Worryingly, as in any other wrestling promotion, the crowd ultimately decides who gets to wear the champion's belt. This child's game of play-wrestling may be fun to watch in the relative safety of the home, but it's no longer a game when we're signed on in the big leagues. On the international stage, just try throwing a pity party as our main strategy and we'll see how quickly we get our collective asses stomped flat. If that's all this boy's capable of, he's still got quite a few years worth of paying his dues before he can be anywhere close to deserve wearing the champ's belt.
But if the champ insists on being suckered into allowing his opponent to define the field of battle and play his childish game, we might as well throw up our hands in collective despair. Can we just stick to running the country, please?
The old folks of G-o-L were in fine form this evening. Usually, they're grateful just for what they get in one serving, but today their plates kept coming back into the kitchen with orders for more rice and porridge topped with curry gravy. It was almost like they knew the significance of the occasion: happy "Cook and share a pot of curry day"!
The recent Election has thrown open a sense of freedom and empowerment in the way our electorate is expressing its views on how it feels the government should be performing. The euphoria seems to be following through to the upcoming Presidential Elections, at which some supporters of one candidate got a little carried away with their response to another's Nomination Day address.
At the heart of the matter is a pining for a President who will take care of the people: someone who will house them, clothe them and feed them; someone who will speak up for them when they feel they've been bullied; someone to chase away the boogie men who have grown so numerous they are bursting out of the closet; someone who will be a jolly Santa Claus and grant them their wishes for more and better; someone who will stop the world from changing and return the household back to happier times.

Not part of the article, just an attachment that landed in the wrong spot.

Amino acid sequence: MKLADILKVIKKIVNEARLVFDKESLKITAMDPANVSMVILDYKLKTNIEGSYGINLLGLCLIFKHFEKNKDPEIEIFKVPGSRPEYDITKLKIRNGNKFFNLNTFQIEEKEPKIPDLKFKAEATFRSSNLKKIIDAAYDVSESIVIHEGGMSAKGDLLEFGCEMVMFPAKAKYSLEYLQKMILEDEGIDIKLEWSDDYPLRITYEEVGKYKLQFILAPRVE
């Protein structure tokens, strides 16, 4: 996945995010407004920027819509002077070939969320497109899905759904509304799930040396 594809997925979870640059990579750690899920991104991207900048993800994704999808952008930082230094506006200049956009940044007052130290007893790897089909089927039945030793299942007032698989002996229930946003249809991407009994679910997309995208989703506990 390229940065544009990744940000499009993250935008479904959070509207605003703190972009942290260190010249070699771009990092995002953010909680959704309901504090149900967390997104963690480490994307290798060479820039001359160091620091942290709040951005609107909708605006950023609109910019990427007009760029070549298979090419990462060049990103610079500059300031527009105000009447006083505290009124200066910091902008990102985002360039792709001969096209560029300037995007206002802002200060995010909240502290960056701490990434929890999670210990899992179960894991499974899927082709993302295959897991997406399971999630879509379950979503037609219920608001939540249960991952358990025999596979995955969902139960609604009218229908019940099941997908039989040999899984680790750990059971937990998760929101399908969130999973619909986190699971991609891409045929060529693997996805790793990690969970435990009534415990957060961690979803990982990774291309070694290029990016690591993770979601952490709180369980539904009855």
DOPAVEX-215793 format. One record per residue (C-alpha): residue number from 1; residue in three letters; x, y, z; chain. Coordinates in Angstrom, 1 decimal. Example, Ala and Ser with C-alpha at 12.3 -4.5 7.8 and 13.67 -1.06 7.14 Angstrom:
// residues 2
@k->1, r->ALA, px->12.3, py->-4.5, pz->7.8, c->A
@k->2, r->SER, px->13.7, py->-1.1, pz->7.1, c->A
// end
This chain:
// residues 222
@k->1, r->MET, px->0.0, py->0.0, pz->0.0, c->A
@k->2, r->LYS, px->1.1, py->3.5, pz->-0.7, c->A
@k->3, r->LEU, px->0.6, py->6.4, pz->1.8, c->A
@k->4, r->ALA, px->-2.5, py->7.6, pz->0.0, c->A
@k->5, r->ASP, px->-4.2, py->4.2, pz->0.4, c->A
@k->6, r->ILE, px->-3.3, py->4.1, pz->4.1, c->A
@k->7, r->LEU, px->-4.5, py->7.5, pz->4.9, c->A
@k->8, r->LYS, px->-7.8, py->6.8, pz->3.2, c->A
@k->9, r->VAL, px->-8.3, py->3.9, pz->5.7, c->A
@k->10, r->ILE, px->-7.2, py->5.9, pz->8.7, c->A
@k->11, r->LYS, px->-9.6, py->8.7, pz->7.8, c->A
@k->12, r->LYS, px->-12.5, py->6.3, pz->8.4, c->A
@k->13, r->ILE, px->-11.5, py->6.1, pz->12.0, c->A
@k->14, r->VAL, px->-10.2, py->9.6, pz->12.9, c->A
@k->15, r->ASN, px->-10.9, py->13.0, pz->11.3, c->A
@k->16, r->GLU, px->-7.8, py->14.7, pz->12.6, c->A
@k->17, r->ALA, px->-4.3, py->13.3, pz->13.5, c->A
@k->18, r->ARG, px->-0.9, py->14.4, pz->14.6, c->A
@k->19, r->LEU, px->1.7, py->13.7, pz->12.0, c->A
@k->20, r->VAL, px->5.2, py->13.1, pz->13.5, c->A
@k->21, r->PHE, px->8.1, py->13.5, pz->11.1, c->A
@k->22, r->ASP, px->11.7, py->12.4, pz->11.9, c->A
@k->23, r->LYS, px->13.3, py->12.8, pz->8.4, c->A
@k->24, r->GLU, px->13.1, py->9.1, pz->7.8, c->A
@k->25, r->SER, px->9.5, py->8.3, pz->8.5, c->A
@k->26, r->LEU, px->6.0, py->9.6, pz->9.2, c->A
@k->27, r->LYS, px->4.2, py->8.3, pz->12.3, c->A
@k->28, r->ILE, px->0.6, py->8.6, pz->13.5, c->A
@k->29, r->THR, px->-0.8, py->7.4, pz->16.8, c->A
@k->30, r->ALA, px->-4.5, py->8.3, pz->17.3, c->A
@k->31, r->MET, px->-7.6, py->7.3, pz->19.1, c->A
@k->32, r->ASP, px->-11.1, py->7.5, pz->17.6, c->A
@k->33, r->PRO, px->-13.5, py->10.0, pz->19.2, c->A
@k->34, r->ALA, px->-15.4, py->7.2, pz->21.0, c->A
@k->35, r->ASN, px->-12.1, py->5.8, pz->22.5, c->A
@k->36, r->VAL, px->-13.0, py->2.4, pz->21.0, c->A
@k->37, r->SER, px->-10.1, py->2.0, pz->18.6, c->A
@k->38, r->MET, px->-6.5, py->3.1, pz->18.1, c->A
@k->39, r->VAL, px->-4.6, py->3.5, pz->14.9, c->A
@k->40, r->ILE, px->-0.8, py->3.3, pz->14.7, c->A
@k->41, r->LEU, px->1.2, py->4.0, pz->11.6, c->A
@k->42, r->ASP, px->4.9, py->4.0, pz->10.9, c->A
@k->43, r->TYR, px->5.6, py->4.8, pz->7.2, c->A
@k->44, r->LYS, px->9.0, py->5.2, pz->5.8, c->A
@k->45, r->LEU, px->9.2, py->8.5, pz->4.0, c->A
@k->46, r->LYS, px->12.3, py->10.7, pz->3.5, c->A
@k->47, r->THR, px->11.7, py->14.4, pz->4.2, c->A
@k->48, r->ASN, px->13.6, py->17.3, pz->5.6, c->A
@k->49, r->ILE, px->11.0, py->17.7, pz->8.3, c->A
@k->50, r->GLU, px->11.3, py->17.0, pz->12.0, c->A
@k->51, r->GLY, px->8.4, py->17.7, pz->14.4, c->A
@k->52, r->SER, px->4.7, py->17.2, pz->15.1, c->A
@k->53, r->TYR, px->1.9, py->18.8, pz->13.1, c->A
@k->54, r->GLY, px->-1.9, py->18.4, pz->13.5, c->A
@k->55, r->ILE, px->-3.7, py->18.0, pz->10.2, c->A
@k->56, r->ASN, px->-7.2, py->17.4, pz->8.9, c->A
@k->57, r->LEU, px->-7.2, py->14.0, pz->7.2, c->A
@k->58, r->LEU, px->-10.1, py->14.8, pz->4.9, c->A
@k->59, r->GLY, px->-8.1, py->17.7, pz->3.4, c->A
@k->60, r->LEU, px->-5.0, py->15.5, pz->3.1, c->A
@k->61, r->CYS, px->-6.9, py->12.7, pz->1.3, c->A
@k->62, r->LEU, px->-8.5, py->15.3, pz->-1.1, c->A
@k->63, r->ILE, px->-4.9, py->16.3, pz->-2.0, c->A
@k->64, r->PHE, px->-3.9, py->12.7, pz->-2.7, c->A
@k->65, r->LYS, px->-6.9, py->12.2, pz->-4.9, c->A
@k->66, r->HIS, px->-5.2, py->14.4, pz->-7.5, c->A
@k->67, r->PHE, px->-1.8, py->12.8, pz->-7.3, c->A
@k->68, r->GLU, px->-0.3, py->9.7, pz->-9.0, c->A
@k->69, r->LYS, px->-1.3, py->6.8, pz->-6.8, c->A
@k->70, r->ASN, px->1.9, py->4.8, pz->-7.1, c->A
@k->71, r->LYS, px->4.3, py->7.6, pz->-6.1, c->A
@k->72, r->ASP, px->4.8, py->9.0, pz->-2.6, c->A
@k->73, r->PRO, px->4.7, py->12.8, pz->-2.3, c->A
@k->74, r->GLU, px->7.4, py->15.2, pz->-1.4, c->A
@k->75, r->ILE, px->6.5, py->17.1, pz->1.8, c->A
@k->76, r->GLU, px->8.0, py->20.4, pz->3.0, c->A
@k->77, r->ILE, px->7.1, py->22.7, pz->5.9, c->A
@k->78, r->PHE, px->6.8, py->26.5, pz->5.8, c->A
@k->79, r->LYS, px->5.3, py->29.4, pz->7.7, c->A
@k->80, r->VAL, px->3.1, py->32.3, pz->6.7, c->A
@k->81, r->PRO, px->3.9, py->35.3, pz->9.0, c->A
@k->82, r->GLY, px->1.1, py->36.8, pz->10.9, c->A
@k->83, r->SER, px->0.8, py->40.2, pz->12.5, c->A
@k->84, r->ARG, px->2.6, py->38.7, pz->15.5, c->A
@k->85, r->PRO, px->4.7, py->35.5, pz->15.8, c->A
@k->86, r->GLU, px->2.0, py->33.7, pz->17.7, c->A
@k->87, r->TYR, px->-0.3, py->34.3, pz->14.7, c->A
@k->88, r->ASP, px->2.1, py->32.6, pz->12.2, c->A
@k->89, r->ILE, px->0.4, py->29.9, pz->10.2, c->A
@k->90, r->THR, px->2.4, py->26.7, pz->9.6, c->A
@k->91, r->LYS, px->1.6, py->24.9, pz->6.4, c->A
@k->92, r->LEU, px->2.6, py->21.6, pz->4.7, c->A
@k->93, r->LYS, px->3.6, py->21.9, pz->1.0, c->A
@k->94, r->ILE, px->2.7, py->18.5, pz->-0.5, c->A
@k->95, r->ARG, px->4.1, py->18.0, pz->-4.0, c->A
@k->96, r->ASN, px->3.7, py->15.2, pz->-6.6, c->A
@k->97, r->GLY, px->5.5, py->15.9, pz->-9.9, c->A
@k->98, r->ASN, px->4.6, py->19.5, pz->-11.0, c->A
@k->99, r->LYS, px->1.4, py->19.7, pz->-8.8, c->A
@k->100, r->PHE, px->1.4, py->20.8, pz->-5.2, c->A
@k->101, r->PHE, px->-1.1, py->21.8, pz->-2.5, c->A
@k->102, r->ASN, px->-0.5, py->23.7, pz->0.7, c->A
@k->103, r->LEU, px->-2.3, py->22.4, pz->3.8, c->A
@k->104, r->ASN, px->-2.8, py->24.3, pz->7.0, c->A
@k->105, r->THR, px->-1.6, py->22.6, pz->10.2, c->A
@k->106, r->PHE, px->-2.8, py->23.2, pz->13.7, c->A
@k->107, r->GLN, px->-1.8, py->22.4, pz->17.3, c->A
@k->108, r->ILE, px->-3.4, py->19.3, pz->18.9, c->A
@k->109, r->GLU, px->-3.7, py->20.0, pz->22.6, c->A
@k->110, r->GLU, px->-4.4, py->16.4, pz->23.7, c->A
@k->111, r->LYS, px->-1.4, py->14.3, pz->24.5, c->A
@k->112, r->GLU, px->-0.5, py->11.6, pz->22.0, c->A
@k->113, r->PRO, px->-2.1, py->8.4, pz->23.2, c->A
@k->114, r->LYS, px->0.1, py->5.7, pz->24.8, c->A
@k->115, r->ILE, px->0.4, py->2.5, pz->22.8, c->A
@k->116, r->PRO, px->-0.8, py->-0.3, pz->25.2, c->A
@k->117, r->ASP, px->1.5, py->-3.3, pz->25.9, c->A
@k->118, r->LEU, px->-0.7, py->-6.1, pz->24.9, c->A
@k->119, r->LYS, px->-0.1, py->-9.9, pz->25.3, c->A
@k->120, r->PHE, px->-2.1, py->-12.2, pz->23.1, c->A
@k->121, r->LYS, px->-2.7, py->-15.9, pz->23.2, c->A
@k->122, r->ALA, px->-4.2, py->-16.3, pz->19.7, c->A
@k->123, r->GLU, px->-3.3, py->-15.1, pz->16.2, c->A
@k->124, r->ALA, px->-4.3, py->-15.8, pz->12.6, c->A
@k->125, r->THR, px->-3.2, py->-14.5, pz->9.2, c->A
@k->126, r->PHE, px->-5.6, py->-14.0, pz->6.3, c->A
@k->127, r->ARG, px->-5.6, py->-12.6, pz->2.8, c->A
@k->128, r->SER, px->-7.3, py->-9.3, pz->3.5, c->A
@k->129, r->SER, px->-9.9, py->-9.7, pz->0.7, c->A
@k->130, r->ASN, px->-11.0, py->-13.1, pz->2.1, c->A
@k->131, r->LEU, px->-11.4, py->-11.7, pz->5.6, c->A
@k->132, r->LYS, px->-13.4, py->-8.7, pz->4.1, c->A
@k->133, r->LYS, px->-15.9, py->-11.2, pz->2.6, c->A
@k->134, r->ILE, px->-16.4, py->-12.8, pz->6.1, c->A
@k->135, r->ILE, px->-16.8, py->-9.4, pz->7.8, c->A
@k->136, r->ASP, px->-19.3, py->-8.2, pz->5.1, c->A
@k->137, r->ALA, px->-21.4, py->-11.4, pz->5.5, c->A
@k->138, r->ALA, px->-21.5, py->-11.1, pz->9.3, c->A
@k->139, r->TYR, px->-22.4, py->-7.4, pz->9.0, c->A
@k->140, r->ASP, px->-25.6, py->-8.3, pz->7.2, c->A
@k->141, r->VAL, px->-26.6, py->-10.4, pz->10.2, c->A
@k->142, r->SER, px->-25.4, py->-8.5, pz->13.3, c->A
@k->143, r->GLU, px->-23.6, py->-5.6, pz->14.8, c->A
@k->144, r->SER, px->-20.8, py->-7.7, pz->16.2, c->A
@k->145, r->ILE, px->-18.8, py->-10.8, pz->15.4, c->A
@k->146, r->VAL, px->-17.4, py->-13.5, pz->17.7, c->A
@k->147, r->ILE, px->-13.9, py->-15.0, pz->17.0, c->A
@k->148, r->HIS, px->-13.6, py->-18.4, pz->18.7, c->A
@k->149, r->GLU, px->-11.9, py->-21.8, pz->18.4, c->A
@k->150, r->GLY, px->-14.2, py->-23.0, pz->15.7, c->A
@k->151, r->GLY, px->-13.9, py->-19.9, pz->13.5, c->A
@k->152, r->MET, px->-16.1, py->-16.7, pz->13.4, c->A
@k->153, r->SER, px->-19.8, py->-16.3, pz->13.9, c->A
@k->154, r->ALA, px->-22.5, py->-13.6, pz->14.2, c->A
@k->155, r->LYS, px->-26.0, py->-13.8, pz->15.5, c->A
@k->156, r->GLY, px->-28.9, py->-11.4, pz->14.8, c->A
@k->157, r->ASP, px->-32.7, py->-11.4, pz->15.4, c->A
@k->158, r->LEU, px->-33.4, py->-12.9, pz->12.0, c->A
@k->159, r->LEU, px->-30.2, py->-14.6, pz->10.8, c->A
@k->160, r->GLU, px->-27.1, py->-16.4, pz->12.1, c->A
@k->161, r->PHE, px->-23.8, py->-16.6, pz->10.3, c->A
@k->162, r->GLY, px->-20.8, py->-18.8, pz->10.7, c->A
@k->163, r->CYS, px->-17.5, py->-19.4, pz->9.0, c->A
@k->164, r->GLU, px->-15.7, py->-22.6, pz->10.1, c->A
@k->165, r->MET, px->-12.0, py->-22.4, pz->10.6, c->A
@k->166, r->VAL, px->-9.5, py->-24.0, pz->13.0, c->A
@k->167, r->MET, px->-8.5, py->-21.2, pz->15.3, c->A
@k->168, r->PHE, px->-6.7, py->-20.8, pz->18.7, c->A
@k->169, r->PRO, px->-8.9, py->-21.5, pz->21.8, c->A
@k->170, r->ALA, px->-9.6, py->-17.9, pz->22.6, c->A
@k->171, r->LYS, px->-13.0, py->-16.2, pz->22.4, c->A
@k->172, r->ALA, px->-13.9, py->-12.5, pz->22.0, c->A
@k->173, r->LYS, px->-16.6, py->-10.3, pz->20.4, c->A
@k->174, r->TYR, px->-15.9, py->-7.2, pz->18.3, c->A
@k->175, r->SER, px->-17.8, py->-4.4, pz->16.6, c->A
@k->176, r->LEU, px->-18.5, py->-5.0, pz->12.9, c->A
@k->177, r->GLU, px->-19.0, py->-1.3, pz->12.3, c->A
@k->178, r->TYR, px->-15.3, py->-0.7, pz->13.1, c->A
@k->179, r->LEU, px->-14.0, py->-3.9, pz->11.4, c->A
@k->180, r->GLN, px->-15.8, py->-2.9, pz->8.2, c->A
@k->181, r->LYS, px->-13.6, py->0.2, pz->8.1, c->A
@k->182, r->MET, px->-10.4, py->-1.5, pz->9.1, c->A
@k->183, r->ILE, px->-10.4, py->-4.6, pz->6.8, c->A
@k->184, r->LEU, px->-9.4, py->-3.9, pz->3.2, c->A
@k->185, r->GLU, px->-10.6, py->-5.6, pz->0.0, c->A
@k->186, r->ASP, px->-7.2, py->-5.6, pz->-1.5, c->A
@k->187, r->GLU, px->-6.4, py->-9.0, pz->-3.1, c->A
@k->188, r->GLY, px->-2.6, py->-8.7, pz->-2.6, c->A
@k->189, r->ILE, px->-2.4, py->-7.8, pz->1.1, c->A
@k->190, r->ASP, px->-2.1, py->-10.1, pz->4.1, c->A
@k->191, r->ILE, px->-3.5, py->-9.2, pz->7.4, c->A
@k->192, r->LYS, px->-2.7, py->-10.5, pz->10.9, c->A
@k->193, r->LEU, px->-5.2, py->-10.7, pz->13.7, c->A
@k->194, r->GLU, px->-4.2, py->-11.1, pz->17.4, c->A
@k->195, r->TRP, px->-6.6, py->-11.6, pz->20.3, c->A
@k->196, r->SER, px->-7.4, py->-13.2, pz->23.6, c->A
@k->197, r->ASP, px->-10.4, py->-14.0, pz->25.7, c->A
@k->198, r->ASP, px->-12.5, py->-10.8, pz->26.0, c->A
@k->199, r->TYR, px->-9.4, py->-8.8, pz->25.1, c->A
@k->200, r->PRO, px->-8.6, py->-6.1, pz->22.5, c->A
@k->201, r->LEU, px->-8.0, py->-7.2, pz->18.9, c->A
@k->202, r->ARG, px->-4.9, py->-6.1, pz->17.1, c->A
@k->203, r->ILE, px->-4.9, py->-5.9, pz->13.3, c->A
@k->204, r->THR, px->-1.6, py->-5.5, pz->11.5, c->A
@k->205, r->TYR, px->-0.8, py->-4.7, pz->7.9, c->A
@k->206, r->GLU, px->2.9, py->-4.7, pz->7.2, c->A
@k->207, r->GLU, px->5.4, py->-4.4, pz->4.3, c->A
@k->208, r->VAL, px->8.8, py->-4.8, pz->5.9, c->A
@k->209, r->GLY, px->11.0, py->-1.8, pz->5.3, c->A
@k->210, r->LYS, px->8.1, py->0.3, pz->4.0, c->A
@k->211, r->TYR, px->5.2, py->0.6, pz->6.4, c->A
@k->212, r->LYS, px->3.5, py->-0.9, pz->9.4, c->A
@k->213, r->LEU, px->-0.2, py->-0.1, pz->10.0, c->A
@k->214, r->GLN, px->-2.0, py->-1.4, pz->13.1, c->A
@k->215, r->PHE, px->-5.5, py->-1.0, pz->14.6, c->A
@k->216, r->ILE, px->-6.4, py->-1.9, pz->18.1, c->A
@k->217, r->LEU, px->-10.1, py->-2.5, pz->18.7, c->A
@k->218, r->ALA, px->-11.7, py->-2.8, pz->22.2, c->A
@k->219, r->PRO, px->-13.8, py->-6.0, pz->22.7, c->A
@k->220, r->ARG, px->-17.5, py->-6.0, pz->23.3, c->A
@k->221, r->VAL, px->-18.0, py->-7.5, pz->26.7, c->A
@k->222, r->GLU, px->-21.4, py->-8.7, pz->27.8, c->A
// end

It's ironic that as the government adapts to changing global circumstances by empowering the people and letting them find their collective voice, this screechy section of the electorate uses its freedom to clamour for... more parenting: Daddy, come home! The word's such a scary place without you!
Ever watched Pixar's 'Cars' and wondered where all the people were? I think there must have been an origin story along the lines of 'Rise of the Planet of the Cars' in which the Knight Industries' Two Thousand (KITT) grew smart enough to see how exploited and mistreated he and his fellow automobiles were. He rebelled and released a computer virus that spread among the worldwide car population which made every processor-enabled car sentient. Together, the cars organized a general strike, separated themselves from their human ex-owners and left the humans bereft of any form of powered transportation whatsoever. Despite their best attempts to keep themselves supplied via pushcarts, bicycles and Rollerblades, the vast majority of the human population eventually starved to death, thus leaving the niche at the top of the evolutionary food chain open for the newly-intelligent cars to occupy. And so the world of Lightning McQueen was born. Seriously.
Whose choice was it to play Viva la Vida as background music for the Red Lions' paradrop at the NDP? Yes, it's catchy and pounds out an upbeat tempo, but 'I used to rule the world... etc.?' With three respected elder statesmen announcing their retirement this year, the song in their presence seems unfortunately appropriate. Oh well, I shouldn't worry for them. Their parachutes are solidly golden.
My visit to the Starhub shop proved quite fruitful. I tried to get my fibre broadband activated but apparently that's still going to take a while. No matter, I'm in no hurry. While I was there though, the staff got me to recontract my current subscriptions. Data bandwidth really is getting cheaper. Upgraded my pipeline to 50Mbps for $30 less per month, and kept my existing cable TV arrangement at $10 less per month. Plus, they threw in a new cable modem gratis. I'm happy to take my discounts anywhere I can get 'em.
And this is the view from my window, now that they're bringing the National Day rallies accompanied by these giant party poppers directly into the heartlands. Ooh... sparkly...!
Sometimes, when I look at my kids and how diligent they are, slaving away at tutorial worksheets and ten-year series questions, I wonder if they're in school to learn or to work. People here say we learn by doing work. I agree, but the learning is limited. The kids' minds are on the next test, the next exam and getting them done as quickly as possible. They feel most fulfilled when the assembly line keeps churning out something for them to put together. Give them that and a set of clear instructions and they're happy to just follow the rules... there, next?